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Convert MS Access DB (FE&BE) to Oracle

I need to convert a 17mb access 2000 db to Oracle and house it in a
Citrix farm. The issue: we have never converted an Access Db to Oracle
but can probably use Oracle's Workbench to assist with this. Also - the
citrix folks do not want us to keep the FE in Access as the queries and
other activities consume a lot of power. The users will be in 3
different offices across the globe all accessing the 1 Oracle DB in

Does anyone have any good ideas on how to do the following?
1) How to convert the Access 2000 db to Oracle?
2) What FE to use once the db is in oracle?
3) if we have to keep Access as the FE are there any good ways to limit
the drain on bandwidth and power that occurs with Access queries and
other activities in access?

Mar 1 '06 #1
2 4233
Hash: SHA1

1) Read the Oracle requirements like length of table/column names, etc.
I've found that to be a pain. Oracle doesn't like lengths > 30 (I

a) There are a few applications on the WEB that can create the DDL
commands that create tables. IOW, read the Access table & create the
Oracle DDL commands (script). Then just run the script in Oracle to
create the tables. Then link the Oracle tables to the Access data file.
and use Access append queries to load the Oracle tables. Then get rid
of the links to both the Oracle and Access tables (see 2).

2) Use the Access front end. You can use SQL pass-thru queries - all
the processing goes on in the Oracle server instead of thrashing the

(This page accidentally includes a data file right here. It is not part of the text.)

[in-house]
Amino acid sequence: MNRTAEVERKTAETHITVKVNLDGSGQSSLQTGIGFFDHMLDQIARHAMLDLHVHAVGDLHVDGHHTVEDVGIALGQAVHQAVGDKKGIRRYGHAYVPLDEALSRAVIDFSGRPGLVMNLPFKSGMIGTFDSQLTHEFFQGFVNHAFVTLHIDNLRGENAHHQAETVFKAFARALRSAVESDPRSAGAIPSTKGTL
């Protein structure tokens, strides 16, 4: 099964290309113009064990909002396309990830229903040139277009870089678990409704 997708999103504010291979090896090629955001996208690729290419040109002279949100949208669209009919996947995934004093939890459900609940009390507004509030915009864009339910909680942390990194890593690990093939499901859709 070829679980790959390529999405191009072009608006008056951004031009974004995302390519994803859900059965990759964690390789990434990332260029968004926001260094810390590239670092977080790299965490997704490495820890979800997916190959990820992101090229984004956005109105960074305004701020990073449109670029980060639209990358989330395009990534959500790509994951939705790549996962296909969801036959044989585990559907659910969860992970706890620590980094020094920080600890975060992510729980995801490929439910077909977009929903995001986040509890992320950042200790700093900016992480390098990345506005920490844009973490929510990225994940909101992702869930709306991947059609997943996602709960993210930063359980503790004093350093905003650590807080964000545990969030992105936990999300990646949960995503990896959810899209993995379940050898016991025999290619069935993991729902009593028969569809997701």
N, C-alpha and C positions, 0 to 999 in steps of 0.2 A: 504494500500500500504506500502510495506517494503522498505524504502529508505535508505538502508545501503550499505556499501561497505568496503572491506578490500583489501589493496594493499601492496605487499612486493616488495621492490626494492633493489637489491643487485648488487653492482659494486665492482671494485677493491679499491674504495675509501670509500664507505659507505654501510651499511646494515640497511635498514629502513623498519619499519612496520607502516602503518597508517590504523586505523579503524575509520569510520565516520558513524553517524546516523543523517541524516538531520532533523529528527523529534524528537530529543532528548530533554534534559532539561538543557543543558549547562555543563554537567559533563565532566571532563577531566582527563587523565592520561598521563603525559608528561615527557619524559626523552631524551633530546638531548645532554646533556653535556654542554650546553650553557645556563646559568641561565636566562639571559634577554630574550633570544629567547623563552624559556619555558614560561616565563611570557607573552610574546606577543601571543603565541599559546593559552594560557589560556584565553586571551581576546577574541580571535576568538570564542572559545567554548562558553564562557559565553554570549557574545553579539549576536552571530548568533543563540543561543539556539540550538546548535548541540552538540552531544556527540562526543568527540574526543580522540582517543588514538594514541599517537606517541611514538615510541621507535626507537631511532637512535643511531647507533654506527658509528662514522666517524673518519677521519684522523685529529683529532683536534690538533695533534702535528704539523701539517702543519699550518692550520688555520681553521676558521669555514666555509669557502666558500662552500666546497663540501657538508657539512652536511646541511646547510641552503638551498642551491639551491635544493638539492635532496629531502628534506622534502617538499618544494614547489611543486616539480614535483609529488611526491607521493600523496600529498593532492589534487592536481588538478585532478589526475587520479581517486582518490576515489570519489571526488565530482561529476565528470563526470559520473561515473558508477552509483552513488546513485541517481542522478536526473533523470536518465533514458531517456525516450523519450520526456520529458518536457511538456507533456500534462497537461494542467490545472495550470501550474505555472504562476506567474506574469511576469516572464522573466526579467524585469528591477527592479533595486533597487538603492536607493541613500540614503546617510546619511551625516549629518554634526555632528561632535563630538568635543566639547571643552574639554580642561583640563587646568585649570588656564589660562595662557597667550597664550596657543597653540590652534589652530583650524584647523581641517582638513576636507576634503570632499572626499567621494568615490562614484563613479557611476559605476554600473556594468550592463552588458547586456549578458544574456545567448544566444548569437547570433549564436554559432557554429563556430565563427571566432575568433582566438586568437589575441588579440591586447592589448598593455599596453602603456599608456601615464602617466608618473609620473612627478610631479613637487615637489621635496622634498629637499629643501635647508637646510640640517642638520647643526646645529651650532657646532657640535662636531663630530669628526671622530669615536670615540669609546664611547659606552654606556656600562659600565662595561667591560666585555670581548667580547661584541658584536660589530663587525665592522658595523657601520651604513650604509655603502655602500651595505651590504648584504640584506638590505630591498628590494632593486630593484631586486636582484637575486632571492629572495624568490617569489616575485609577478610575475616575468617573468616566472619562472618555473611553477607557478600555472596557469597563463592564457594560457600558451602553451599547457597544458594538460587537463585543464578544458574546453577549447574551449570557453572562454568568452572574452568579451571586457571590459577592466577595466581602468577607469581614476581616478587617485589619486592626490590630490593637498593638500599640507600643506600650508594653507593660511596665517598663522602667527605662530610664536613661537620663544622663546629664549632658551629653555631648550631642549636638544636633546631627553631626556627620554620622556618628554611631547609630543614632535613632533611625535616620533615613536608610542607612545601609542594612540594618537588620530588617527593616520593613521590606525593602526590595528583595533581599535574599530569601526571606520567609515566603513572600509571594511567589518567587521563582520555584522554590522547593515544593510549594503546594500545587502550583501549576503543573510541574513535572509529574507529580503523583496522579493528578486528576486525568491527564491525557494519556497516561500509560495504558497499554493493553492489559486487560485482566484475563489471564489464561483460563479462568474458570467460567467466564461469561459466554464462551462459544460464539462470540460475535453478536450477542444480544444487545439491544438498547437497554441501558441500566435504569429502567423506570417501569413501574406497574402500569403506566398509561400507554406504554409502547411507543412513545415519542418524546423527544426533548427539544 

network. The bad news is you'll have to convert all your Access queries
into Oracle stored procedures or views.

3) See 2).
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Oakland, CA (USA)

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eg*********@wes ternasset.com wrote:
I need to convert a 17mb access 2000 db to Oracle and house it in a
Citrix farm. The issue: we have never converted an Access Db to Oracle
but can probably use Oracle's Workbench to assist with this. Also - the
citrix folks do not want us to keep the FE in Access as the queries and
other activities consume a lot of power. The users will be in 3
different offices across the globe all accessing the 1 Oracle DB in

Does anyone have any good ideas on how to do the following?
1) How to convert the Access 2000 db to Oracle?
2) What FE to use once the db is in oracle?
3) if we have to keep Access as the FE are there any good ways to limit
the drain on bandwidth and power that occurs with Access queries and
other activities in access?

Mar 1 '06 #2
> Does anyone have any good ideas on how to do the following?
1) How to convert the Access 2000 db to Oracle?
Do you have a split database now? You can use the oracle import tools to
import each of the tables. You will likely have to setup some relationships
etc...but not too big a task.

2) What FE to use once the db is in oracle?
Gee, VB.net, C++, Java, Oracle PowerTools, gee...whatever tools your
developers are familiar with, and think are up to the task.

3) if we have to keep Access as the FE are there any good ways to limit
the drain on bandwidth and power that occurs with Access queries and
other activities in access?

There should not be a big drain here if things were done right in the first

A few things are;

If you write your application in c++, or VB or in your case with ms-access,
in GENERAL the performance of all of these tools will BE THE SAME when you
use Oracle.

In other words...oracle is rather nice, and is a standard system used in the
IT industry.

However, before you convert..how well does your application run now?

We often see posts here that a application is too slow with one user. If the